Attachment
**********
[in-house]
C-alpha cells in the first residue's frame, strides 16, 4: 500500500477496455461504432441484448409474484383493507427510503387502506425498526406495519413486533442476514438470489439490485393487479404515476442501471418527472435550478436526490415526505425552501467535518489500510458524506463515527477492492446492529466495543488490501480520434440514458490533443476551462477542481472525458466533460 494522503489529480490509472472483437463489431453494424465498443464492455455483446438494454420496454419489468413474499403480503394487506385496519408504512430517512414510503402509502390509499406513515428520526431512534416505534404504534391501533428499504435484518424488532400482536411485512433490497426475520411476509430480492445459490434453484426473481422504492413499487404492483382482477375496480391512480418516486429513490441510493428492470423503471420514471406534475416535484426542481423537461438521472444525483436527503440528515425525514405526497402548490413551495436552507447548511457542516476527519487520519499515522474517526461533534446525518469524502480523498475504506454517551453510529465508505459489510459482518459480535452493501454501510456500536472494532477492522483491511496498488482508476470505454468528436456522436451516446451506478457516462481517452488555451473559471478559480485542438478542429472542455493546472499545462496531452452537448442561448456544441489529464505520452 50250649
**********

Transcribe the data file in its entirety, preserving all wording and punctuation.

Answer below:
[in-house]
C-alpha cells in the first residue's frame, strides 16, 4: 500500500477496455461504432441484448409474484383493507427510503387502506425498526406495519413486533442476514438470489439490485393487479404515476442501471418527472435550478436526490415526505425552501467535518489500510458524506463515527477492492446492529466495543488490501480520434440514458490533443476551462477542481472525458466533460 494522503489529480490509472472483437463489431453494424465498443464492455455483446438494454420496454419489468413474499403480503394487506385496519408504512430517512414510503402509502390509499406513515428520526431512534416505534404504534391501533428499504435484518424488532400482536411485512433490497426475520411476509430480492445459490434453484426473481422504492413499487404492483382482477375496480391512480418516486429513490441510493428492470423503471420514471406534475416535484426542481423537461438521472444525483436527503440528515425525514405526497402548490413551495436552507447548511457542516476527519487520519499515522474517526461533534446525518469524502480523498475504506454517551453510529465508505459489510459482518459480535452493501454501510456500536472494532477492522483491511496498488482508476470505454468528436456522436451516446451506478457516462481517452488555451473559471478559480485542438478542429472542455493546472499545462496531452452537448442561448456544441489529464505520452 50250649